Technology companies, which have laid off hundreds of thousands of workers, are already feeling the heat from politicians about their support of the H-1B foreign worker program at a time when many Americans are jobless. (Read the Reuters story explaining why, as a result, tech companies might have to tone down their campaign to hire more H-1B workers this year.)
Last month, Microsoft was the specific target of Republican Senator Charles Grassley, who shot off a letter to the tech bellwether saying it should lay off foreign workers before laying off domestic workers.
Microsoft responded it was laying off both H-1B workers and Americans, and that it was extending support equally to all affected employees. While that may be the case, foreign workers often have a harder time if they’re laid off.
Under the H-1B visa rules, a worker who loses his job cannot stay on in the United States without changing to a different visa or finding another job. With layoffs all around, it’s not the best market in which to find a job, which means foreign workers could be forced to drop their American lives and head back home.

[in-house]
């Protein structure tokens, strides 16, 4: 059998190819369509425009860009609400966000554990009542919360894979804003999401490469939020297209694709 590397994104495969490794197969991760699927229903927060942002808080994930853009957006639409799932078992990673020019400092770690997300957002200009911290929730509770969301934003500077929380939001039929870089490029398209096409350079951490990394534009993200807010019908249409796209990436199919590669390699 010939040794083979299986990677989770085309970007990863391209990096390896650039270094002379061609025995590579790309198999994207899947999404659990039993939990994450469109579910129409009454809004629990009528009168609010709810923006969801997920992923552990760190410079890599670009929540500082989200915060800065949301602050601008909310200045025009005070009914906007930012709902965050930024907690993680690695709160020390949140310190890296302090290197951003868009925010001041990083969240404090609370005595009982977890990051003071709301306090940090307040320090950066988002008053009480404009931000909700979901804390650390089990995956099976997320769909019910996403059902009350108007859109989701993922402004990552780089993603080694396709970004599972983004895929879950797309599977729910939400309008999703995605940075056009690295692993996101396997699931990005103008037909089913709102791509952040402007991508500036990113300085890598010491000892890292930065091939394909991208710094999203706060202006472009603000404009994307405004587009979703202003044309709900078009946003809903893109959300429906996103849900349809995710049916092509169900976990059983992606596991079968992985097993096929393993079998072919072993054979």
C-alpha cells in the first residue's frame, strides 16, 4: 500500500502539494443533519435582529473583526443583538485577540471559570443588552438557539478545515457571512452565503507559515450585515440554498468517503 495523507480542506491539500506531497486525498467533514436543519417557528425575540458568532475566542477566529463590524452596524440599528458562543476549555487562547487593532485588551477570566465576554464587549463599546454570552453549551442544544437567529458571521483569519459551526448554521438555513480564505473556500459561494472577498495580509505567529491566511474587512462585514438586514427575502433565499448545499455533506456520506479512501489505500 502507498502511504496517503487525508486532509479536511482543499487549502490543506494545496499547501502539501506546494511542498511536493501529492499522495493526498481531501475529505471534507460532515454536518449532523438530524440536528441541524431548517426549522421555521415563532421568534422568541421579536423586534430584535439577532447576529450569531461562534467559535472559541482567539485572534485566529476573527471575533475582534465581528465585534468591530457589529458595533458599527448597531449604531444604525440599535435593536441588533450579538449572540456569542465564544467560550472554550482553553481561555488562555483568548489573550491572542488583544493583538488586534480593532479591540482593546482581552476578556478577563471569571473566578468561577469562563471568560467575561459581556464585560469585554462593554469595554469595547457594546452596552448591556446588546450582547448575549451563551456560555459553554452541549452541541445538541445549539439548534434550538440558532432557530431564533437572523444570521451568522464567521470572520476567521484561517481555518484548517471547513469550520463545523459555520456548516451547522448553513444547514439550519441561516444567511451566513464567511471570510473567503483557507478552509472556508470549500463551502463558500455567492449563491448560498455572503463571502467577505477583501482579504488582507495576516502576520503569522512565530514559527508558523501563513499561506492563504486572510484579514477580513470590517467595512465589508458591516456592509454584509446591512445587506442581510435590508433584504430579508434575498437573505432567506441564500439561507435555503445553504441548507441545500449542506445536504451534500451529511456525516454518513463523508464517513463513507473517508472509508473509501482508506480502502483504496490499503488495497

But some recruiters say companies are sympathetic to the plight of these workers. Recruiter Adam Charlson, who works at Korn/Ferry International’s Silicon Valley office, said companies have been quite aggressive about trying to protect people on H-1B visas. “Organizations are actively doing whatever possible to keep the loopholes open to help H-1Bs find other employment,” he said.